While John Viril does not share Tolkien's superior narrative style, he does put some other interesting elements on the table. I really enjoyed the fact that I had to use my brain a little to be able to keep up, for example. Also, that political thriller pacing probably helped a lot as there were no longwinded wandering along a dark and lonely path scenes.

I thought the universe was very interesting. There was not a lot of new under the sun, but he did manage to angle things nicely to make the world become his own. I especially loved the dwarfs and the norns, whom I mentioned already. I fell in love with both races on the spot. The norns, in particular, play an interesting role in the story! - I will say no more in fear of spoiling things for potential readers.

The characters were good and interesting, albeit not very original; they have all been seen before in other stories in one form or another. They were not the main attraction of the story for me. In fact I don't really feel like I know them very well. Even the main character seems a bit vague to me. We could easily have delved a bit deeper into them with great success.

This also prevented me from feeling any true impact from the things that happed. Of course I got a bit sad when one of the dearer characters died just when things were getting interesting, but I shed no tears for I did not know the person in question well enough (not that I usually cry a lot when reading, but I usually do have stronger reactions), which was a shame.

One thing I really did love was the quotes in the beginning of each chapter. That really created a wonderful feel of that training manual, though I think that this element could have been stronger implemented in the body of the story. Still, I think this part makes up for what it lacks in other departments. In a training manual type of story I guess you don't techinically need a heavy focus on characters since they are not the sustaining element - it would just have been an added bonus.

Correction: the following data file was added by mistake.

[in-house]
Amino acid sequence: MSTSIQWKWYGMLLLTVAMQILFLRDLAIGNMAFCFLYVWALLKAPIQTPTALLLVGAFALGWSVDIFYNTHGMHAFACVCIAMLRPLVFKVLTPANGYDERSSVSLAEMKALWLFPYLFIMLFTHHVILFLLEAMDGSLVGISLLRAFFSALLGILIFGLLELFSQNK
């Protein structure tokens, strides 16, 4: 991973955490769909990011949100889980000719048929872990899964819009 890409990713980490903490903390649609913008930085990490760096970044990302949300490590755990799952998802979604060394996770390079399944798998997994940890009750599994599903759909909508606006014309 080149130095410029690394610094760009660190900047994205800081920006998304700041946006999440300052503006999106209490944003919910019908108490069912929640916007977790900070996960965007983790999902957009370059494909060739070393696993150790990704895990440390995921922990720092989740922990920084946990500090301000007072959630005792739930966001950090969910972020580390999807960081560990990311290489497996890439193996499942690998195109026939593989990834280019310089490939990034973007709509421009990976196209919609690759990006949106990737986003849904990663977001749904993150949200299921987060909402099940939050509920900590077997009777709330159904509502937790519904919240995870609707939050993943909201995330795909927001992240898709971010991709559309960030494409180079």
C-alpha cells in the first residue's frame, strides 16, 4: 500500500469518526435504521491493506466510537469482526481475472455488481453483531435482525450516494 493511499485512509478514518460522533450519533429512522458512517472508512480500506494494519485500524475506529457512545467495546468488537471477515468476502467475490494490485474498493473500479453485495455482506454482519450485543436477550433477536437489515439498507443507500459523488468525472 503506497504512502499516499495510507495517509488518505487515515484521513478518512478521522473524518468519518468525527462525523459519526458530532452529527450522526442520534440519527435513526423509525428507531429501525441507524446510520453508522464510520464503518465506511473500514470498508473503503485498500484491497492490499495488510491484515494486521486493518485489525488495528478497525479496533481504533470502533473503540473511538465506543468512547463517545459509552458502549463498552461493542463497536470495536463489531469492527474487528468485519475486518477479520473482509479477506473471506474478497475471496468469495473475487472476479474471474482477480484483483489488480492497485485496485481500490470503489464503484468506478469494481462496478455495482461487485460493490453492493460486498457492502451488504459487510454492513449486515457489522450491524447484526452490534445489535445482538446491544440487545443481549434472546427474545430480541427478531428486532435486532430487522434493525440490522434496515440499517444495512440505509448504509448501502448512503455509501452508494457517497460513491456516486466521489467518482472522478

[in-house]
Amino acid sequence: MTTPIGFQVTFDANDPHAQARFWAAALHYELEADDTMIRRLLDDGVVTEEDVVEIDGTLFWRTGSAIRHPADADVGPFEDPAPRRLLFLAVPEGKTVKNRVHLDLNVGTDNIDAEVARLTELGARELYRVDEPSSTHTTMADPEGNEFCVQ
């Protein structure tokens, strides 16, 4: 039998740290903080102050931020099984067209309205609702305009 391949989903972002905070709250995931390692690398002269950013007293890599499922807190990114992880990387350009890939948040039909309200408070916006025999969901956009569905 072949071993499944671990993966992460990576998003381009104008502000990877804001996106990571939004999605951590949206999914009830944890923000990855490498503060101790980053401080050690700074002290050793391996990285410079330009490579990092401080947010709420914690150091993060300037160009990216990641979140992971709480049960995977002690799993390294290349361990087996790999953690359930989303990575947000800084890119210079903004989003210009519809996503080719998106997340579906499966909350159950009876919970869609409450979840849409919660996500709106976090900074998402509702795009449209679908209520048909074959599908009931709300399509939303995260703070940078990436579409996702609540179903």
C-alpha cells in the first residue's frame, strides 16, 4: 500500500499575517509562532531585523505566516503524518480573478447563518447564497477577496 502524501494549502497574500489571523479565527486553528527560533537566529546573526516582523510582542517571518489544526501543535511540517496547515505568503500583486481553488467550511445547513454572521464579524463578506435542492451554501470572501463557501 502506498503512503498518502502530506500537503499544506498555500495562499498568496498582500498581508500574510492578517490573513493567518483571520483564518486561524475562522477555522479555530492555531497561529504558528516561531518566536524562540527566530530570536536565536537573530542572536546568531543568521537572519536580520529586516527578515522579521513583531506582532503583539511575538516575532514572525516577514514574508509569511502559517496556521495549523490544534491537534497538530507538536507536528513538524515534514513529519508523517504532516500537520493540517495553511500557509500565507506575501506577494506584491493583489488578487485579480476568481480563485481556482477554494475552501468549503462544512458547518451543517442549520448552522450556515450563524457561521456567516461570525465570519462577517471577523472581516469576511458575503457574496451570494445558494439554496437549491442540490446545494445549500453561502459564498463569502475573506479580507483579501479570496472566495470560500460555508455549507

As for the ending, I have a bit of a divided opinion about it. There are a lot of loose ends that I am itching to get some closure on. I kind of need the "back again" in the "there and back again" for me to feel that the story has been fulfilled. I does not necessarily have to be a physical "back again" - it could be more in the terms of society going back to an equal or higher level of stability than where the it started. This story leaves off at a point where there is absolutely no stability. It is not an ending but a beginning to an even greater tale.

Luckily the author has declared that: "The book is intended for a sequel. I haven't plotted it yet, and a sequel to Warrior is behind a couple of other book ideas. However, I have a very definite direction I want to go with Warrior."

My only plead then is that he please, please go through with those plans! For the sake of the greater consistency of the work! In truth, I am only giving this book four stars under the premises that there will be a sequel. It is a great first book in an epic series.

I will not compare The Supreme Warrior to George Martin's A Song of Ice and Fire series (well okay, obviously I am about to) because they are not at all on the same scale. I just think that there were elements here that reminded me slightly of that massively popular series. Of course, this can go anywhere from here (except that I already know a bit about where this might be headed), but I say there is potential here!

Now, someone give this man a proper editor! :P (and this would be the first time I write a review with a smiley in it - must be all this Sun Tzu-ish war-stuff that is making me eerily happy). I should just shut up and let you go about buying the book.